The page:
SNAP works under Windows with Visual Studio or Cygwin with GCC, Mac OS X, Linux and other Unix variants with GCC. Make sure that a C++ compiler is installed on the system.
SNAP is largely self-contained and requires external packages only for drawing and visualization. The following packages need to be installed on the system to support drawing and visualization in SNAP:
The SNAP distribution package contains the following components:
To install SNAP, download the latest SNAP distribution package HERE, and unzip it.
For plotting structural properties of networks (e.g., degree distribution) SNAP expects to find Gnuplot in the system path. Similarly for drawing and visualizing small graphs SNAP utilizes Graphviz. If needed, install those packages and make sure that the system PATH variable points to their executables or put the executables in the working directory.
Make sure that the GCC package with a C++ compiler is installed on your system.
Run "make all" in the main SNAP directory. This compiles the core SNAP library and all the application examples.
For other platforms, modify Makefile.config in the main SNAP directory.
Make sure that Visual Studio is installed on your system. Start Visual Studio and open the solutions file SnapExamples in the examples directory.
Configure Visual Studio for use with SNAP, which requires that the character set is set to Multi-byte and that the locations of SNAP include directories are specified.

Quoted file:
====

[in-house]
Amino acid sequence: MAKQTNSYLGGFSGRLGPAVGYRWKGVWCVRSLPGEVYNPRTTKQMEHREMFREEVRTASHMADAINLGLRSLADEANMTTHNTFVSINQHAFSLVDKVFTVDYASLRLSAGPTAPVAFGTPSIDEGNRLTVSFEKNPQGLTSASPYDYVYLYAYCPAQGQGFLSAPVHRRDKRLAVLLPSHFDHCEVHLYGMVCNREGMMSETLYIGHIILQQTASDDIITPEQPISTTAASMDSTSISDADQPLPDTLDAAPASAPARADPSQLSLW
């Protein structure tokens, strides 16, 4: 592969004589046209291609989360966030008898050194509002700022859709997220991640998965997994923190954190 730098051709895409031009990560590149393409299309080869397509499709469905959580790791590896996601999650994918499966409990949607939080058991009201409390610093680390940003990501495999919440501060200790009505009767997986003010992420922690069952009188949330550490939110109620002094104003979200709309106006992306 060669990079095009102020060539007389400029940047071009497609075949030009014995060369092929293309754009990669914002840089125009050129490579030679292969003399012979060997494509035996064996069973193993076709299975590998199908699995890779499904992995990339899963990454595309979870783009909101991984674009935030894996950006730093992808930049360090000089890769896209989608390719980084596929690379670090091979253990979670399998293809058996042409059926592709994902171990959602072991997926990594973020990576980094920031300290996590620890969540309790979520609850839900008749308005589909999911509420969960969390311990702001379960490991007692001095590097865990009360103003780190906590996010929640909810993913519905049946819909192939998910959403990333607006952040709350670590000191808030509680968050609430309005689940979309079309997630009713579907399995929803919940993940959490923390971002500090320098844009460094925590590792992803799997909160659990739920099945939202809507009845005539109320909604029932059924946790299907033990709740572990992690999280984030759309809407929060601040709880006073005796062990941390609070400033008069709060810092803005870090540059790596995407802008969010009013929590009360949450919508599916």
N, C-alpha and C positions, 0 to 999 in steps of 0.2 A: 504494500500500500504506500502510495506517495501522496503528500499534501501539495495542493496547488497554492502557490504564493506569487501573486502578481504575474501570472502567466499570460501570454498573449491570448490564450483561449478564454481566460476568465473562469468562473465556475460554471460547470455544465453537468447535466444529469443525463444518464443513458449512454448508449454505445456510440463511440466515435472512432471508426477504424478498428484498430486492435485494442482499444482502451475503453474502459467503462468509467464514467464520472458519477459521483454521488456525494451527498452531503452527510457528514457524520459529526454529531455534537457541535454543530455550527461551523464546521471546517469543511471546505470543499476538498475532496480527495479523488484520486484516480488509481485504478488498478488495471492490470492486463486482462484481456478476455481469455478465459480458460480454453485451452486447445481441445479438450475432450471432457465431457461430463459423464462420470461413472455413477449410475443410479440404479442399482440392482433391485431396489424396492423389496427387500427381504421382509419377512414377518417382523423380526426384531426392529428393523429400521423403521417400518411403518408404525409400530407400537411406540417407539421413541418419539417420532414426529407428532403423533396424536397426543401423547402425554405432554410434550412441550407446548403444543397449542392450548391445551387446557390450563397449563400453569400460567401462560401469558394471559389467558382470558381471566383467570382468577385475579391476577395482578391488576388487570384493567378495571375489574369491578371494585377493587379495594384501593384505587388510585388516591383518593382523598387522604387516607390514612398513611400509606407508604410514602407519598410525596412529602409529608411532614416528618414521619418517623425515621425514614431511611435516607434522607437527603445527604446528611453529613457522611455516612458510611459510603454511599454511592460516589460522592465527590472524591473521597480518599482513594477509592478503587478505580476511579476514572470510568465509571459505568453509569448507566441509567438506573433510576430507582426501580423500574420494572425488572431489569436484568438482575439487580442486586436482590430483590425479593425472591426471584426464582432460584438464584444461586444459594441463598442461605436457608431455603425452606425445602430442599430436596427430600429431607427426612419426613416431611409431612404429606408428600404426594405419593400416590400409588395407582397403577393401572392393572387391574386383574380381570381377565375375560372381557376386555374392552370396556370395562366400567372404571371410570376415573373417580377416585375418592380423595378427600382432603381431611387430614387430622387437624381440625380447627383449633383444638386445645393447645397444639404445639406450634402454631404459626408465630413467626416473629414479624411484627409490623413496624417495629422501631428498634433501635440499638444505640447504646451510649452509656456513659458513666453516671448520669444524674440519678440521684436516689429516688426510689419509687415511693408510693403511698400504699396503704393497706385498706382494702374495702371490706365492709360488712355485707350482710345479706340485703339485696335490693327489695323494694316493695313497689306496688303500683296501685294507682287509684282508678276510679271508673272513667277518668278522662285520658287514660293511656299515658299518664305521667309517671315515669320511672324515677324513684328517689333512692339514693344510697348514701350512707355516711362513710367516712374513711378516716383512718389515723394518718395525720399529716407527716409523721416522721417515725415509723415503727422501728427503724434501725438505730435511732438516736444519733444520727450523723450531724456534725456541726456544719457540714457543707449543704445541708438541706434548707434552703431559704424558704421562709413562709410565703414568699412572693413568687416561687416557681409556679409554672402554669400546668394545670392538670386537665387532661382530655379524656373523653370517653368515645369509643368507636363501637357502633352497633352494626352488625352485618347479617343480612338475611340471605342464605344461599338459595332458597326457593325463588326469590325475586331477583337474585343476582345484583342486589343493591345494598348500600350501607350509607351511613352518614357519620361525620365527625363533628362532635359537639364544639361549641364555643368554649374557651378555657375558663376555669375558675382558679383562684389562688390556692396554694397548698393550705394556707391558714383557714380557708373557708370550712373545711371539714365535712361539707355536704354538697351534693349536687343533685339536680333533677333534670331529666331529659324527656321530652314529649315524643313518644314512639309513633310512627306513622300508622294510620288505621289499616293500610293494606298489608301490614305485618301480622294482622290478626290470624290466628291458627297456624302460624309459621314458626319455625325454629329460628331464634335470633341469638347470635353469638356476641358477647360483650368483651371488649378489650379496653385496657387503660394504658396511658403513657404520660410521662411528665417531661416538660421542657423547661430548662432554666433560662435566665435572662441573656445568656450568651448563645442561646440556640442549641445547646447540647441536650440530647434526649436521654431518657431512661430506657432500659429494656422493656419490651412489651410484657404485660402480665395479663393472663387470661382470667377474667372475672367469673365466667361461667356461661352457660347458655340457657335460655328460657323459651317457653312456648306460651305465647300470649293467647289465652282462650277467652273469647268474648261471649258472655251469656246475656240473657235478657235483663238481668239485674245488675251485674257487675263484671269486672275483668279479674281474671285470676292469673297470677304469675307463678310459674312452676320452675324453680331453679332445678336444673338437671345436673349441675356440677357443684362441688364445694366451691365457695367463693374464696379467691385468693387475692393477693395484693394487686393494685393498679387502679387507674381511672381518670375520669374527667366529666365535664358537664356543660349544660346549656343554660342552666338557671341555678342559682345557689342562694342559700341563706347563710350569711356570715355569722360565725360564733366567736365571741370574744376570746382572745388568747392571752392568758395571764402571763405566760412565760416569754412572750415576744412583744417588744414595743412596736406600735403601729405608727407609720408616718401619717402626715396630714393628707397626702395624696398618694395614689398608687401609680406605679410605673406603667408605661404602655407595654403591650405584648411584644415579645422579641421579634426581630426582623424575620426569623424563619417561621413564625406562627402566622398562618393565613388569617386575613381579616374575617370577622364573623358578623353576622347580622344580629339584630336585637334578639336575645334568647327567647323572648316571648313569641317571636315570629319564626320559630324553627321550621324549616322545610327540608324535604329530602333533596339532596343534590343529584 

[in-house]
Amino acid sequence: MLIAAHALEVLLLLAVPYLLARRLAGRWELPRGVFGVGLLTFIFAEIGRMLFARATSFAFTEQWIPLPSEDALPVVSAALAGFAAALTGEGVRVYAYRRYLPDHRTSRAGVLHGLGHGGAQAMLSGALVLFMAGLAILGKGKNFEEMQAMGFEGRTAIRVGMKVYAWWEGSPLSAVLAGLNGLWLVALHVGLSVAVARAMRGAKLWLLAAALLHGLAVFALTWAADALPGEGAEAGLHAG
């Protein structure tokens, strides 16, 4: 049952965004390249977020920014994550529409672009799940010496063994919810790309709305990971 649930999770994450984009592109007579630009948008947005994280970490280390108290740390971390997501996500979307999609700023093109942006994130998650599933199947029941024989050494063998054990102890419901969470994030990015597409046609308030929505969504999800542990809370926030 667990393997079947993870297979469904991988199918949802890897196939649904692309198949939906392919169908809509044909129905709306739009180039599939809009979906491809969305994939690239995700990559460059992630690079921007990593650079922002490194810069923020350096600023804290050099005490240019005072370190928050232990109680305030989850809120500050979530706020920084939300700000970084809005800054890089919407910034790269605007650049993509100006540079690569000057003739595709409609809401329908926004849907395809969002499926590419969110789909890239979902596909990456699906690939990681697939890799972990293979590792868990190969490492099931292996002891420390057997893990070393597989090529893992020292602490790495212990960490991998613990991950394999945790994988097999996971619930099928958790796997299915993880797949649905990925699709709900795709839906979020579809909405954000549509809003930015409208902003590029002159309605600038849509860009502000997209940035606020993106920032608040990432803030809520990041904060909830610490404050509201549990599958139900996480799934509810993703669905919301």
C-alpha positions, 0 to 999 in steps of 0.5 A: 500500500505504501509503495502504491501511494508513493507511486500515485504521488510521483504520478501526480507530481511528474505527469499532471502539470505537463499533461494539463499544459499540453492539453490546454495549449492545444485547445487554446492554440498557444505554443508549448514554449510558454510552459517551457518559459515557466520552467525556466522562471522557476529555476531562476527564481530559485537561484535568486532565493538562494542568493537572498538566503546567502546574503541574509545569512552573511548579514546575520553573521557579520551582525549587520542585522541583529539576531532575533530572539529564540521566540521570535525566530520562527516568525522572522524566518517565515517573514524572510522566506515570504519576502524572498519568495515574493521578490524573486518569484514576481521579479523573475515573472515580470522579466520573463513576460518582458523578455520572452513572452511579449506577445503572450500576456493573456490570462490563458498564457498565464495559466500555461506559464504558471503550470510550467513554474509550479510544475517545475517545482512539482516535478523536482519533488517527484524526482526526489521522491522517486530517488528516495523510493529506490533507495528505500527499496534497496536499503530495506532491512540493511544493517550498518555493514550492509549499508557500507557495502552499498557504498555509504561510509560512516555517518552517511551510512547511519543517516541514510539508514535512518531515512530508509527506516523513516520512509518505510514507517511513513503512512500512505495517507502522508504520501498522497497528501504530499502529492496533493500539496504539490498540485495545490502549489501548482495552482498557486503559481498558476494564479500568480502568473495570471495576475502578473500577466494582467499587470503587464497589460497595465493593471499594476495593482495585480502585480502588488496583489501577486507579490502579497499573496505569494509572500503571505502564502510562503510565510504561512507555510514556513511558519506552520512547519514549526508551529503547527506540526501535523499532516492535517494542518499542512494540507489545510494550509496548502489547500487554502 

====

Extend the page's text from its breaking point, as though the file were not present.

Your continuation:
To set the character set to Multi-byte, right-click on your project, go to Properties --> Configuration Properties --> General --> Projects Defaults --> Character Set --> Select "Use Multi-Byte Character Set".
To specify the location of SNAP include directories, go to Options --> Preferences --> C++ Directories --> Include Directories and add the paths on your system to SNAP folders glib-core, snap-core and snap-adv.
Be aware that your version of Visual Studio might have the settings at slightly different locations than used above, so the navigation steps to find them need to be adjusted appropriately.
After the code is compiled as shown above, it can be executed. The graphgen application is used here as an example.
To run the graphgen example, open a command line application and execute the following command:
The command generates a Watts-Strogatz small-world graph where each node is connected to k=4 closest nodes and with the rewiring probability of p=0.1.